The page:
Fr Theodore celebrates 70 years of Priesthood
Fr Prior and Fr Columba (Infirmarian) collect Fr Theodore from St Mary's, Leyland. Several friends from the Parish came to say goodbye. He will be greatly missed by the monks and parishioners at Leyland.
Fr Theodore Young, now aged 95, recently returned to the Abbey after many years of service in our parishes. On the 20th July 2017, he celebrated his Platinum Jubilee of Priestly Ordination - seventy years as a priest. We give thanks to God with Fr Theo for his years of priestly ministry.
When he turned ninety, Fr Theodore wrote the following about his early years as a monk:
Going back to the ‘beginning’, I began my monastic career at Ampleforth Abbey, in September 1940, at the age of 19 – straight from School – and was solemnly professed in September 1944; my ordination to the Priesthood came later, on 20 July 1947. My school career was undistinguished – to say the least – which meant I started the studies for the priesthood three or four years earlier than my contemporaries, who were sent to Oxford – later to Fribourg for their studies. After my Ordination, I worked in the School, as School Clerk for the Headmaster.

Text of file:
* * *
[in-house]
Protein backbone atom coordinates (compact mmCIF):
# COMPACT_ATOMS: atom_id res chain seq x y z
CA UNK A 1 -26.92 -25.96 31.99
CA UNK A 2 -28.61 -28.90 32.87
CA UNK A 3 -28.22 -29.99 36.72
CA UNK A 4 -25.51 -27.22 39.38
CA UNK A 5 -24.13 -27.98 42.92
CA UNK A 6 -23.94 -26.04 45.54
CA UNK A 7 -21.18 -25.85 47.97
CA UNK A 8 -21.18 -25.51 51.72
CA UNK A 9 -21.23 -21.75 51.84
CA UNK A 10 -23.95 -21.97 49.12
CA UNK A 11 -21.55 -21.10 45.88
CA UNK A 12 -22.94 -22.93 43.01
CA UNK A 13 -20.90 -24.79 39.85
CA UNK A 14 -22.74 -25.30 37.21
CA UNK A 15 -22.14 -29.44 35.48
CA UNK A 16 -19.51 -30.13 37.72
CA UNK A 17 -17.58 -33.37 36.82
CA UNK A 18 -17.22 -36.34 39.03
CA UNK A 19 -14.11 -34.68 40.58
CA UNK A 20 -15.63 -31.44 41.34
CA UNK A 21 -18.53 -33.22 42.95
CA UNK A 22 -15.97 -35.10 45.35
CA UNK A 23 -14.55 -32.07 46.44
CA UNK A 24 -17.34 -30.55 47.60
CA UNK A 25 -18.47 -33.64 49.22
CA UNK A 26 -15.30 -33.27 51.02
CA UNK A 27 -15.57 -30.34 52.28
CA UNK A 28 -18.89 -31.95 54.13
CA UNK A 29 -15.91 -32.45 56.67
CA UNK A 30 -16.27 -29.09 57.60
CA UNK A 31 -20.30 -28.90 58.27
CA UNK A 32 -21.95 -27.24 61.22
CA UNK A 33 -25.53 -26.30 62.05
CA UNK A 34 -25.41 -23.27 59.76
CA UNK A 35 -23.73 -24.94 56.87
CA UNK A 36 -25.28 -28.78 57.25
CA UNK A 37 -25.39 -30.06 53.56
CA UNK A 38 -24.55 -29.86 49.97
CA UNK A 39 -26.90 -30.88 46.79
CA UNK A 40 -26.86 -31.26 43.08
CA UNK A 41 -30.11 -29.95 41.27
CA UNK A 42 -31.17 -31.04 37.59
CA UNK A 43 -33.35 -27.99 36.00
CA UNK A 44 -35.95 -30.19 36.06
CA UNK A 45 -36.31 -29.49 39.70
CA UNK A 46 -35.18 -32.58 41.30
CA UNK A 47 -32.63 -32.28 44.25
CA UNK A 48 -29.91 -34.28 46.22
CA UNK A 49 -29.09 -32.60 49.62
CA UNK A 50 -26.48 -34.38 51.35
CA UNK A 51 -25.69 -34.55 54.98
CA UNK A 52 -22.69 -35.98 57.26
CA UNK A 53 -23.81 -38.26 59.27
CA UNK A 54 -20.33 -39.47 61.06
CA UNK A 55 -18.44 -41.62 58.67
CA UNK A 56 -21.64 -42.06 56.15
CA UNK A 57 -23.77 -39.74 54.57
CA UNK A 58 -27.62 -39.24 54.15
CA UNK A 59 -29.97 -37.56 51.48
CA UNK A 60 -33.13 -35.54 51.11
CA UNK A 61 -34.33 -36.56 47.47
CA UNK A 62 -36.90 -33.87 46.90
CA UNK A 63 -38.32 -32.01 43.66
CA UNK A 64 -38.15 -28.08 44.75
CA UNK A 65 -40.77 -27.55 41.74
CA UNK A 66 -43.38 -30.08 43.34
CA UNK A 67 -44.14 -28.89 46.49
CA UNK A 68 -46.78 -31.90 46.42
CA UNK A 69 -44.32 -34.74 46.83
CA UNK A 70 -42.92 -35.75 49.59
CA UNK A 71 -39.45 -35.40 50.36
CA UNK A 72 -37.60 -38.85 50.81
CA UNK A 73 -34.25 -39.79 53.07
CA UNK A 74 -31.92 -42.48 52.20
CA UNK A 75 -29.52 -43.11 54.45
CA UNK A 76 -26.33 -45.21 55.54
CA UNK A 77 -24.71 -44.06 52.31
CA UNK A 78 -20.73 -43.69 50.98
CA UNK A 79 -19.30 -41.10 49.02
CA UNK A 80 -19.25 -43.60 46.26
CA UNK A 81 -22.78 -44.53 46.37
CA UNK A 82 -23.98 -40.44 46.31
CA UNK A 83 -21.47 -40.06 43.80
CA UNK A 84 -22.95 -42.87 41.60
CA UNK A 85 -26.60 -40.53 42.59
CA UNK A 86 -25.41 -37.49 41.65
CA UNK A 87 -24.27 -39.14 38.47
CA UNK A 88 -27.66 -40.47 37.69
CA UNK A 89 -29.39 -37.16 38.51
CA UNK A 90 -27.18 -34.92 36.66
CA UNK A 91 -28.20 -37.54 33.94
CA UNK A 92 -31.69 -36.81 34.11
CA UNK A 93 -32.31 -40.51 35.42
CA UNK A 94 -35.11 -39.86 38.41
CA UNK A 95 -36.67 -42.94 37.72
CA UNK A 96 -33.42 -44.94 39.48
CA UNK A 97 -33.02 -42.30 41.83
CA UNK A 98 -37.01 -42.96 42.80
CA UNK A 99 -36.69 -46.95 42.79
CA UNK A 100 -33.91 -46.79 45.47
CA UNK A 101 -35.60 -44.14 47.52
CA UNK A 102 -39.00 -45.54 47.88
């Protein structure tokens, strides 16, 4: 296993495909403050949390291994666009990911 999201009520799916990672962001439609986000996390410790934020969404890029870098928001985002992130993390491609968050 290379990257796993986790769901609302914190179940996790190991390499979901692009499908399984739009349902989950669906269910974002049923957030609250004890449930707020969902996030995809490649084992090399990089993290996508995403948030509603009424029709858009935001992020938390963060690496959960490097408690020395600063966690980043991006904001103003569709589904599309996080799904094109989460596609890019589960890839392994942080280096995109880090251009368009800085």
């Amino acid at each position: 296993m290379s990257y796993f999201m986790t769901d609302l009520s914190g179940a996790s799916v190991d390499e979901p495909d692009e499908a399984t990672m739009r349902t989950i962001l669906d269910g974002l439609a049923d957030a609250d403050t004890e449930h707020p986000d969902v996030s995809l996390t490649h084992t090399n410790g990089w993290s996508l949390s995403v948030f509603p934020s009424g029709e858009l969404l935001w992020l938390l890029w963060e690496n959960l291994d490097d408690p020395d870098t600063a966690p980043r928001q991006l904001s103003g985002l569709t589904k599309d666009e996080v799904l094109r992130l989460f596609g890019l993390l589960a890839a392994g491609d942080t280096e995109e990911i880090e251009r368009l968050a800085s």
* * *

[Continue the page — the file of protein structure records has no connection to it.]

Writing in an article marking seventy years as a monk, Fr Theo outlined his work on the parishes as follows:
In May 1951, I was sent on my first Parish, as assistant, to St. Peter's, Seel Street, Liverpool. When the Parish Priest, Fr. Bruno Dawson, heard I was coming, he promptly died... In 1957, I was sent to St. Mary's, Leyland, where I stayed for 26 years, and enjoyed my time there... My next move was to Knaresborough, as Parish Priest, in 1983... In 1998, the Abbot sent me to be an assistant priest back here in Liverpool [St Austin's, Grassendale]...
Fr Theodore later returned to Leyland, before rejoining us at the Abbey to be cared for in the monastery infirmary. In the article just quoted he concluded:
My experience over the last 70 years has been a very happy one – like everyone else, in whatever career they choose, there have been bad days, but the happy ones far exceed the bad ones – largely because of the support of my Abbots, and my Community, and the kindness and concern of so many people I have come across, in the Parishes I have served, not only Catholics, but from people of all denominations, and none. I would like to thank all those who have been involved in my life, during the past 70 years, and assure them that they are all in my daily prayers.